Where it says port 5 the 2nd time is just a copy typo, pin 6 is actually being assigned.

Also, you cannot use pins 2,4 for the sonar, as they are already assigned as IN1,IN3. You can use 12,13 as shown earlier.

Also, since you’re trying to do both sensors and motors in one initial sketch, put the robot up on a book,etc, so the wheels can spin freely during program development.

thanks on advice :) waiting for modified code :)

I'm try the code in robot. sensor is working (sending distance to serial monitor) well but motors are on same position without turning :/

As I originally suggested, the best thing to do is learn how to operate the motors separately from the sensors, and the sensors separately from the motors, and after you do that, only then combine the two together.

HELP ME PLEASE ! HELP ME PLEASE ! HELP ME PLEASE !

What is the problem now?

sensors are working :| and send details to serial monitor.but motors are not working I tried it by even removing sensor but it wasn't work :(

but motors are not working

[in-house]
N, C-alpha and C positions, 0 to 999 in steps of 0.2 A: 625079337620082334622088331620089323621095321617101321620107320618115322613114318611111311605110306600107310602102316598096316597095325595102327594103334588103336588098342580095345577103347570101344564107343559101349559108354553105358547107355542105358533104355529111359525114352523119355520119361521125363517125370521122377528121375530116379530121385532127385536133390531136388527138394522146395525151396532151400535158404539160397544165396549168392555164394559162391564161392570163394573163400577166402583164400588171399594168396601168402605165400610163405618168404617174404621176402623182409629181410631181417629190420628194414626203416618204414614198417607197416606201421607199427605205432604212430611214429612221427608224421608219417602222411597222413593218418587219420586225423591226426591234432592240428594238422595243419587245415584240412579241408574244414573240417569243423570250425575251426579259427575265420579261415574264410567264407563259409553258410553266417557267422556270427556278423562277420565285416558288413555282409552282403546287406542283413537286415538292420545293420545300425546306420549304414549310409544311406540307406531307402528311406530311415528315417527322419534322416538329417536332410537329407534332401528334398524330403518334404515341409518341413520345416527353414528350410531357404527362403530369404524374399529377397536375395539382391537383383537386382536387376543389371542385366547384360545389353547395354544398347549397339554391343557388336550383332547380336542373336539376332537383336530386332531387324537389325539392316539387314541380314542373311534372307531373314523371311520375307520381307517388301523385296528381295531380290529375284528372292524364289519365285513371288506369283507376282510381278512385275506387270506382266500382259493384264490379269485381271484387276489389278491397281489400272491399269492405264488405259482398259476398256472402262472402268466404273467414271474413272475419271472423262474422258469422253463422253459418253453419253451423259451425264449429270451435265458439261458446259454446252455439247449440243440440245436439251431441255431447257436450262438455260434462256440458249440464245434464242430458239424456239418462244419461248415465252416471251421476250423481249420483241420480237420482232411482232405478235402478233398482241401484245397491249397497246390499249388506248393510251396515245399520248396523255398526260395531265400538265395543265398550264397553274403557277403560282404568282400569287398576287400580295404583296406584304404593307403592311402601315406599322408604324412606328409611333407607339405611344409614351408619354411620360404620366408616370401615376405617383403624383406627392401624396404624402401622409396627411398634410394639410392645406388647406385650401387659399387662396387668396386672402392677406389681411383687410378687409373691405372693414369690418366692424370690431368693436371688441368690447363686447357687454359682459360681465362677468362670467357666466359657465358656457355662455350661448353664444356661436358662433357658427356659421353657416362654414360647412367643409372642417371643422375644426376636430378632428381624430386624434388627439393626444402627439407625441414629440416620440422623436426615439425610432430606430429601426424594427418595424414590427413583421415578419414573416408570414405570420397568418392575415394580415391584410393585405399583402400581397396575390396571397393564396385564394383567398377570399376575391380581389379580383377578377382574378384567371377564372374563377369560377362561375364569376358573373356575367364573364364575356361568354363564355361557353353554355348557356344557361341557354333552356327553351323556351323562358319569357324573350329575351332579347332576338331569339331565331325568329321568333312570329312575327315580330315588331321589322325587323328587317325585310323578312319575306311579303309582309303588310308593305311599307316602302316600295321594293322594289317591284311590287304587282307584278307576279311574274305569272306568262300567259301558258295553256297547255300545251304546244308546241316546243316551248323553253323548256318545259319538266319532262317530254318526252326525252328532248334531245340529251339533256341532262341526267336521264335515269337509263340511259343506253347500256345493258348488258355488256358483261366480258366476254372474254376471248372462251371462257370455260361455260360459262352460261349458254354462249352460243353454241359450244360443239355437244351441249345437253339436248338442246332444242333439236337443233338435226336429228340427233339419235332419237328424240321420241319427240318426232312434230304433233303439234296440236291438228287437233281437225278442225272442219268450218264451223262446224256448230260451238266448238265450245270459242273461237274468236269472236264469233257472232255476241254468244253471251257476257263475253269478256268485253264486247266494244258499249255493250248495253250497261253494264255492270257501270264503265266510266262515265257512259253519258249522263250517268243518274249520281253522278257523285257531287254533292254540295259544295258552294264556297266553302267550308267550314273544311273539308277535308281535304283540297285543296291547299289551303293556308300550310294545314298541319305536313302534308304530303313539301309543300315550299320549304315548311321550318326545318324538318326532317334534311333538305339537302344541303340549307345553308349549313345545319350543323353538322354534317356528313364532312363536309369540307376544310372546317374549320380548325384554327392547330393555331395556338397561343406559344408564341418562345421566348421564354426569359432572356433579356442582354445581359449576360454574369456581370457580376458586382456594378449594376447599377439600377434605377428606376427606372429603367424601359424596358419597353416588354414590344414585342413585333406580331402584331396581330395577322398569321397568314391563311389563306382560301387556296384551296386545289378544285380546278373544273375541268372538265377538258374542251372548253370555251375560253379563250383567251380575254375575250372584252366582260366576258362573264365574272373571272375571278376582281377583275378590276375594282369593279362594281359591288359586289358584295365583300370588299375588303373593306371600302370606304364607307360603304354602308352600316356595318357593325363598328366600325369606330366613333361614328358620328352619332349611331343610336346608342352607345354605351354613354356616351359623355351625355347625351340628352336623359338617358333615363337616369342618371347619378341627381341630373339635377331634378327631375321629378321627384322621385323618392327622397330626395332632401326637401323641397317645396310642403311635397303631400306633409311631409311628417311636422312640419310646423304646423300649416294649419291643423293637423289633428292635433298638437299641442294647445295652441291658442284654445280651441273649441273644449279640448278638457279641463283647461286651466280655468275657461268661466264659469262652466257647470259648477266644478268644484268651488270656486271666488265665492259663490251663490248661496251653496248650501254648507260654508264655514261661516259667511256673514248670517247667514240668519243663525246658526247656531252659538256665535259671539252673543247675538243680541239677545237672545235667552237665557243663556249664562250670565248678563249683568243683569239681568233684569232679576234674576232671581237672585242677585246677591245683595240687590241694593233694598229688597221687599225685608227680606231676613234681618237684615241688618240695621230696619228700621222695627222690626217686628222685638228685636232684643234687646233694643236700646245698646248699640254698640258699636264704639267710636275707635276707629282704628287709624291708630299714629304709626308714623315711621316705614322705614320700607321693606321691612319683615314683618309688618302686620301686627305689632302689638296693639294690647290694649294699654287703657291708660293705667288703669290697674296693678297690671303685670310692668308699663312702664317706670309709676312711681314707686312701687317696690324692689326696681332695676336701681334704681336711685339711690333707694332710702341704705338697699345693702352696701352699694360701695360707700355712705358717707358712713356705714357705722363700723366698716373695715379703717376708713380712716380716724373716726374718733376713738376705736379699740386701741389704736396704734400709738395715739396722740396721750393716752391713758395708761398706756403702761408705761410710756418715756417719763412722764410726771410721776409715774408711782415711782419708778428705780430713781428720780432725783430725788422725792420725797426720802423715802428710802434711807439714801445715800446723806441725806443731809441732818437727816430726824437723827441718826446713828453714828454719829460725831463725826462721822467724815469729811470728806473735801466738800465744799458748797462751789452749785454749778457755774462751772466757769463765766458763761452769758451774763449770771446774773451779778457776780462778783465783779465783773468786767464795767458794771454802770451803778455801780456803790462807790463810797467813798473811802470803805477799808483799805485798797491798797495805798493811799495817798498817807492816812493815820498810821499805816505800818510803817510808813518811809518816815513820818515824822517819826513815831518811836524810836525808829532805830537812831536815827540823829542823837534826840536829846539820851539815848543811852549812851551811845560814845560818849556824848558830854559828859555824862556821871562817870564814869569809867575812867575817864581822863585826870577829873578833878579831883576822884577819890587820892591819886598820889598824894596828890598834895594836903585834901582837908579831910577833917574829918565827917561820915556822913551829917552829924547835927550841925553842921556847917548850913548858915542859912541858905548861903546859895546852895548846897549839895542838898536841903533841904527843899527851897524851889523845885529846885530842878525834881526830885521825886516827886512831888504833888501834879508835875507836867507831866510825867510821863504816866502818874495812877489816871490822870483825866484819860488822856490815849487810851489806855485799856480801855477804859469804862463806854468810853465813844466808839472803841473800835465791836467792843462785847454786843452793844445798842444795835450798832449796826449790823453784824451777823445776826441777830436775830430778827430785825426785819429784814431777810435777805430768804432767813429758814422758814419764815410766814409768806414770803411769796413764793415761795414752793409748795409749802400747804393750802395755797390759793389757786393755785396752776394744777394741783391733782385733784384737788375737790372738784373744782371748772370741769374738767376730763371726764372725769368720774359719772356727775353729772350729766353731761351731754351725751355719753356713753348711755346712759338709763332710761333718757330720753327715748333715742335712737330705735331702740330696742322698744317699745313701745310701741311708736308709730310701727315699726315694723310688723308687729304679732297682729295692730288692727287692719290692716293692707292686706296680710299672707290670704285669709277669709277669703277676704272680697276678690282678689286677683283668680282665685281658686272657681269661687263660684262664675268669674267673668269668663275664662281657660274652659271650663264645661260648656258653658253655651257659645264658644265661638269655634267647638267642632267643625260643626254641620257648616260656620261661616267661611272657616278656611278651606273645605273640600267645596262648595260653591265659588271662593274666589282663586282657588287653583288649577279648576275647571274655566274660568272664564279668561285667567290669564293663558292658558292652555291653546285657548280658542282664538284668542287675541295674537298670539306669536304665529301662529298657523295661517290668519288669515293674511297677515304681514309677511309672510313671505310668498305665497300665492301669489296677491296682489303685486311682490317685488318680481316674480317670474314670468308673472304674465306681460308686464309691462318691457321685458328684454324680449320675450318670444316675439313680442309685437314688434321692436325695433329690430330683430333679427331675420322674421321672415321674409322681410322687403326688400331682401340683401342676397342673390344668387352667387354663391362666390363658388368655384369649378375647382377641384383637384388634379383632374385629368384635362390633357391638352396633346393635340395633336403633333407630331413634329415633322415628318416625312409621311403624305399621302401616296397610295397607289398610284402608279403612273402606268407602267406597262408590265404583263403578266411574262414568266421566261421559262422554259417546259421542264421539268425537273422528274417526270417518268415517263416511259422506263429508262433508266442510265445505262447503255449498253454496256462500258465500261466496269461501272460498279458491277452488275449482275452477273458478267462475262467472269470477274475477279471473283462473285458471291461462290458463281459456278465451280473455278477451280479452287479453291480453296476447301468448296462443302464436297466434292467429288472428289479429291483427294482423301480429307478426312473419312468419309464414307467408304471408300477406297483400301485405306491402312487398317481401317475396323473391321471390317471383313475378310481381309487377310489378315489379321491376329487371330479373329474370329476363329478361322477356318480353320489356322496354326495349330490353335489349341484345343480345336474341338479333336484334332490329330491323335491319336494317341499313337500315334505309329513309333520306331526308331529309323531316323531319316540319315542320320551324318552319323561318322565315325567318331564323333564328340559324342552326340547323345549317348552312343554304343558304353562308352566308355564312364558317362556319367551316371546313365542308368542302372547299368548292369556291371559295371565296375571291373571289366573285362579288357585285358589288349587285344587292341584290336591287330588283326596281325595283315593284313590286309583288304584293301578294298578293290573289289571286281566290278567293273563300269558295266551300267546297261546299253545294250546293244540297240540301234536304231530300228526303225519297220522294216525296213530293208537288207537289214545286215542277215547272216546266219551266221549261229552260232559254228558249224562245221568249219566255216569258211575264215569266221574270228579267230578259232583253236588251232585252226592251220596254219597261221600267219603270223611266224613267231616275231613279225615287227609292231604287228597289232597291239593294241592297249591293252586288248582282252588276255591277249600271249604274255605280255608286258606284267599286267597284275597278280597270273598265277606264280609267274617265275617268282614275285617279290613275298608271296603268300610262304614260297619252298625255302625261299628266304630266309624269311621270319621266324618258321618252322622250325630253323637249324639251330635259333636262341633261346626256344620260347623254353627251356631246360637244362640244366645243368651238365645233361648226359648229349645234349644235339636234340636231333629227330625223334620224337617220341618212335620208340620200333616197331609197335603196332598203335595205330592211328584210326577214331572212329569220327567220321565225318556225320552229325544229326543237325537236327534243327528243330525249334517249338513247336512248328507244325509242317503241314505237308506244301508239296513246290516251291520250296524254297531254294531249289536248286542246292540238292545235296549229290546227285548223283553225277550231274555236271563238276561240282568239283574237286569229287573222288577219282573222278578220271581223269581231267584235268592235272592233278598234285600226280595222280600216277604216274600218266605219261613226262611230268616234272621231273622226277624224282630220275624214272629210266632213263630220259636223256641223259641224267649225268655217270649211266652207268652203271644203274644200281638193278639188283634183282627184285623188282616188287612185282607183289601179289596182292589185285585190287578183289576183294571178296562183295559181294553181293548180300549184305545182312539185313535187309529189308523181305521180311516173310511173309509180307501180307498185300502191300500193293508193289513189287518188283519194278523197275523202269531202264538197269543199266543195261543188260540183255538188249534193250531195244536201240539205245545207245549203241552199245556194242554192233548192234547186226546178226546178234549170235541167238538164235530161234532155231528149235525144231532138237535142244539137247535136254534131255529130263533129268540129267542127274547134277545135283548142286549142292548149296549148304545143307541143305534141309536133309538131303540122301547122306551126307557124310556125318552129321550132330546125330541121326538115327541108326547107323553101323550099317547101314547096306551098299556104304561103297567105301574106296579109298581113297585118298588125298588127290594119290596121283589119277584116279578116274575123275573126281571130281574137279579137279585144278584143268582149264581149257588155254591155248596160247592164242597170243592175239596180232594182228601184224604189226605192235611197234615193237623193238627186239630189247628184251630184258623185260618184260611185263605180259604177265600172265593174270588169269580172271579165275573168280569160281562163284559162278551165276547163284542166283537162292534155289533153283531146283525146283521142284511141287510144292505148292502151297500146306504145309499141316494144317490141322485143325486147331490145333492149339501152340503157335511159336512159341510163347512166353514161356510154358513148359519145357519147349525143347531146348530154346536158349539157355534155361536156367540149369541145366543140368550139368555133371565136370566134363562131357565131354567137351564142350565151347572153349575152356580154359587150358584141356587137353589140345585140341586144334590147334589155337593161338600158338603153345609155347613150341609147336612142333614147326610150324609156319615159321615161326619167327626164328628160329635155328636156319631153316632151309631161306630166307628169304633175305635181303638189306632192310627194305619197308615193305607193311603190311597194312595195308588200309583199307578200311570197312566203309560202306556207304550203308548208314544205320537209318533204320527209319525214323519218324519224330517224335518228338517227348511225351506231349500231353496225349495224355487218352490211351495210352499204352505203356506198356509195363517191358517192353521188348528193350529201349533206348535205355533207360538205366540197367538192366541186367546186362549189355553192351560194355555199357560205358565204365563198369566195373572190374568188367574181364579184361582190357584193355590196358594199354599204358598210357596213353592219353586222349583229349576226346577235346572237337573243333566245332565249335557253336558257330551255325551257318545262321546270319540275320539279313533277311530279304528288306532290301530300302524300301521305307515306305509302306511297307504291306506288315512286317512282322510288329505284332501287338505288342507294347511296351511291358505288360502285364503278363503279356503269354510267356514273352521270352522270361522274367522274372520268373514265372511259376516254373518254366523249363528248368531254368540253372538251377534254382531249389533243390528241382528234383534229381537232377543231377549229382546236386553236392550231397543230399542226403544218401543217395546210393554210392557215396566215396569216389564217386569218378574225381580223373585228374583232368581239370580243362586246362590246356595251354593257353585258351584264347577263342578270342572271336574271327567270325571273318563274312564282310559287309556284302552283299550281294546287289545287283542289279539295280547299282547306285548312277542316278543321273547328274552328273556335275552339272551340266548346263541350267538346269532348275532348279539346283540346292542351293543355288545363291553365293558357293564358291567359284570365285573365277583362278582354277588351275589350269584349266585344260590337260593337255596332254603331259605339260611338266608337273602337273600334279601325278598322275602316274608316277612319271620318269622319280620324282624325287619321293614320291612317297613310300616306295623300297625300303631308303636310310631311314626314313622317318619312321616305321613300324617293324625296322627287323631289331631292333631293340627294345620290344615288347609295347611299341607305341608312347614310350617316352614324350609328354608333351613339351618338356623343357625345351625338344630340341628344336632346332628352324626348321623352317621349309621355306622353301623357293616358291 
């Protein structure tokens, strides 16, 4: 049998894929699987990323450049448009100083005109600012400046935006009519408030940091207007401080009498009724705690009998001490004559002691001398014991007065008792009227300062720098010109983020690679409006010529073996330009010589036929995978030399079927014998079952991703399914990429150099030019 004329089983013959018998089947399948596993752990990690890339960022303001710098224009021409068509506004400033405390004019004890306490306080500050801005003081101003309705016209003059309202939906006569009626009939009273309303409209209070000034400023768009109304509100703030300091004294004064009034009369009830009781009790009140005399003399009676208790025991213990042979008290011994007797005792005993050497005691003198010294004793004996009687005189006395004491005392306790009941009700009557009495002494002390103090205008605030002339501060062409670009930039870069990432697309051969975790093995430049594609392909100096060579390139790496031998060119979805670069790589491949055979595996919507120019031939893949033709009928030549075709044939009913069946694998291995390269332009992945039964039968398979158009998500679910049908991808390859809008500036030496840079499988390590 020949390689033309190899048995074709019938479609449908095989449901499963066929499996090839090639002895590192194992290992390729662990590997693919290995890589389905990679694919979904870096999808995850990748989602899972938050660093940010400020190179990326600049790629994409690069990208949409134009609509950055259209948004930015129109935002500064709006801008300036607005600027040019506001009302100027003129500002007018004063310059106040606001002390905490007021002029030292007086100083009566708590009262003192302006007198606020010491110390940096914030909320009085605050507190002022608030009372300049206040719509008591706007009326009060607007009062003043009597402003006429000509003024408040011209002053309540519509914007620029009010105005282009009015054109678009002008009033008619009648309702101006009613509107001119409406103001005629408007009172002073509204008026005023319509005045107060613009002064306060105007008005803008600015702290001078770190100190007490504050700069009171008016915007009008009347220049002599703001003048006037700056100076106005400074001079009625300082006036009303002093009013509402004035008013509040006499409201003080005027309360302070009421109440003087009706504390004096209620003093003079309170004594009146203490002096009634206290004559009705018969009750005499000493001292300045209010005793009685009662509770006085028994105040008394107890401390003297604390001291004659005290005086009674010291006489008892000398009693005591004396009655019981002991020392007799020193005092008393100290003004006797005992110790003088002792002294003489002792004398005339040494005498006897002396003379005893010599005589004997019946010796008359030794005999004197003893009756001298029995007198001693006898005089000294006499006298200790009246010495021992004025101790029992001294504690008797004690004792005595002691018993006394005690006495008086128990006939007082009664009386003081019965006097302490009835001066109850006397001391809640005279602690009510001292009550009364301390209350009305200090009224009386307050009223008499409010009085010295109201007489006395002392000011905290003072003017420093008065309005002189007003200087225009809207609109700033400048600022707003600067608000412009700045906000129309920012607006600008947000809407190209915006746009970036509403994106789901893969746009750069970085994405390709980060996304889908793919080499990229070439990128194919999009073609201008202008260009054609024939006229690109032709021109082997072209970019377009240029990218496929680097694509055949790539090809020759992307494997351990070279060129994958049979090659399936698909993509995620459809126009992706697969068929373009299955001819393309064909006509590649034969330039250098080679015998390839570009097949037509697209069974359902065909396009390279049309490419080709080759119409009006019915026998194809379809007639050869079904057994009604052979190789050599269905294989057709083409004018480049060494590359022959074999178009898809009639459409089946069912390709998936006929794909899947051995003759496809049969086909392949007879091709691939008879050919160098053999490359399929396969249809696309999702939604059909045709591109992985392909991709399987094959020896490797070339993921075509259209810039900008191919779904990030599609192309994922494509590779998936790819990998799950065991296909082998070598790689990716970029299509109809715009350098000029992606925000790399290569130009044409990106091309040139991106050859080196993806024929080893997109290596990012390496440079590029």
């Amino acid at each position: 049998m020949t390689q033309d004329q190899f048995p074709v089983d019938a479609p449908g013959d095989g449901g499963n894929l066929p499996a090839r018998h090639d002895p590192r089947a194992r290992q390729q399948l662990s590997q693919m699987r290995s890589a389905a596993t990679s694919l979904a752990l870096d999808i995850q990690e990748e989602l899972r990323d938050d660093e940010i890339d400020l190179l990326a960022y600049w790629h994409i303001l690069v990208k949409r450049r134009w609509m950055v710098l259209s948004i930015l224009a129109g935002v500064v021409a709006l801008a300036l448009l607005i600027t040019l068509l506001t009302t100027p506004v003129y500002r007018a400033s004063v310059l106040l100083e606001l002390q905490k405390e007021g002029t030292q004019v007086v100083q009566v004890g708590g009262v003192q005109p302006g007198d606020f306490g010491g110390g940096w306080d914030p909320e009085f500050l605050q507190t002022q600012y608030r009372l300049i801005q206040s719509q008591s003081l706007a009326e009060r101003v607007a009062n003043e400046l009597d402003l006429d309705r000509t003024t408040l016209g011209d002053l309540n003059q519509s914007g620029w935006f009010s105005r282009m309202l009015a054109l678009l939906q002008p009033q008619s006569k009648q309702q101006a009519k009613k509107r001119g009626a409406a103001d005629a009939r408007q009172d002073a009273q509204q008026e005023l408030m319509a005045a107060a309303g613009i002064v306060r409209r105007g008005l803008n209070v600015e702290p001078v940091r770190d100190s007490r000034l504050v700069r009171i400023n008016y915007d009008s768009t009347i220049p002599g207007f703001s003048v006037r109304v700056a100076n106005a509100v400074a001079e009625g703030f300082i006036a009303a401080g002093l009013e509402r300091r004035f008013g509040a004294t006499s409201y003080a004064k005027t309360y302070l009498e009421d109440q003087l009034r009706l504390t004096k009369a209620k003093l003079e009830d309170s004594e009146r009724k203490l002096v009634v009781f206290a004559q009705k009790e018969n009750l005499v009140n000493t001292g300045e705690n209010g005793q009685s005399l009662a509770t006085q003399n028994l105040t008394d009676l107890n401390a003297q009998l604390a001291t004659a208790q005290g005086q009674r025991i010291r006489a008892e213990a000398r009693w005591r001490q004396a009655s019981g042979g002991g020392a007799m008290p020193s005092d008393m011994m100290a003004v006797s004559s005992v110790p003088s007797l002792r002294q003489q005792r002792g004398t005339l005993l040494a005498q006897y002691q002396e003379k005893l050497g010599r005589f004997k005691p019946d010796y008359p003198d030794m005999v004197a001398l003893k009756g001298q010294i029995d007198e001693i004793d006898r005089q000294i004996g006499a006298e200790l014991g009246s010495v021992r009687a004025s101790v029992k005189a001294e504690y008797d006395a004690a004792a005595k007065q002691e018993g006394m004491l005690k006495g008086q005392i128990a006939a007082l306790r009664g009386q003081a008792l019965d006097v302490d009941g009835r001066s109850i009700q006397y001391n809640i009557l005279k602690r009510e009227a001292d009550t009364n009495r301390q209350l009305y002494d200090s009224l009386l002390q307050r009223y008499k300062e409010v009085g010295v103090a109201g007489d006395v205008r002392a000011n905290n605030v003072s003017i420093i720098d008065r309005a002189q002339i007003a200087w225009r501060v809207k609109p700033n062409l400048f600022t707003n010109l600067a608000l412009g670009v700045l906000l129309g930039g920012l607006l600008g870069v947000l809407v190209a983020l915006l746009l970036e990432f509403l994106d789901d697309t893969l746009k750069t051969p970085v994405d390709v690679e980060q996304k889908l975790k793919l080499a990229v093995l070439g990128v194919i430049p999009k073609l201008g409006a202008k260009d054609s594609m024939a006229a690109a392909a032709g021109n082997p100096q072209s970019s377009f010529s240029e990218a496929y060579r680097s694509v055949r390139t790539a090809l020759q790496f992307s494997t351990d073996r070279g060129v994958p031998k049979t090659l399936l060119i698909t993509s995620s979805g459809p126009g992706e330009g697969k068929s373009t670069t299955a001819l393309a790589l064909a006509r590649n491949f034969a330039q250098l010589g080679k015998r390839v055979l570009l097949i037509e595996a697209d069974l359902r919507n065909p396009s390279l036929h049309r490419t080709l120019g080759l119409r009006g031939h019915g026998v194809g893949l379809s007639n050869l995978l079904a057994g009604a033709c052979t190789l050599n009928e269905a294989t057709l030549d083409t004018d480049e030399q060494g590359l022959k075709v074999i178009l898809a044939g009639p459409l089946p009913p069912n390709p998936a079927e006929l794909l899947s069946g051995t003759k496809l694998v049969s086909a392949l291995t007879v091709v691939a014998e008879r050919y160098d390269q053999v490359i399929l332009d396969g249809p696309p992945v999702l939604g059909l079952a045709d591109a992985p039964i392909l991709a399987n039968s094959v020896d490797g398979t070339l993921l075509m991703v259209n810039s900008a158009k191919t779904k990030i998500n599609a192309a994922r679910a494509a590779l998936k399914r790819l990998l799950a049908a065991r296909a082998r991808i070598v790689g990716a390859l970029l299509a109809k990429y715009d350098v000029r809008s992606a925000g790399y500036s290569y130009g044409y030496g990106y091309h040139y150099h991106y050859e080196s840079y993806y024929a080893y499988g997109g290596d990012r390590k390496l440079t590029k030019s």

All we know so far is where one end of each of 4 wires go. Where is the rest of the schematic? Where is the code?

You need to do some stuff yourself.

this is the code I used

int ENA=5;//connected to arduino’s port 5 (output pwm)
int IN1=2;//connected to arduino’s port 2
int IN2=3;//connected to arduino’s port 3
int ENB=6;//connected to arduino’s port 5 (output pwm)
int IN3=4;//connected to arduino’s port 4
int IN4=7;//connected to arduino’s port 7

const int trigPin = 13;
const int echoPin = 12;

void setup() {
// initialize serial communication:
Serial.begin(9600);
}

void loop()
{

analogWrite (ENA,200);//start driving motorA
analogWrite (ENB,200);//start driving motorB

// establish variables for duration of the ping,
// and the distance result in inches and centimeters:
long duration, inches, cm;

// The sensor is triggered by a HIGH pulse of 10 or more microseconds.
// Give a short LOW pulse beforehand to ensure a clean HIGH pulse: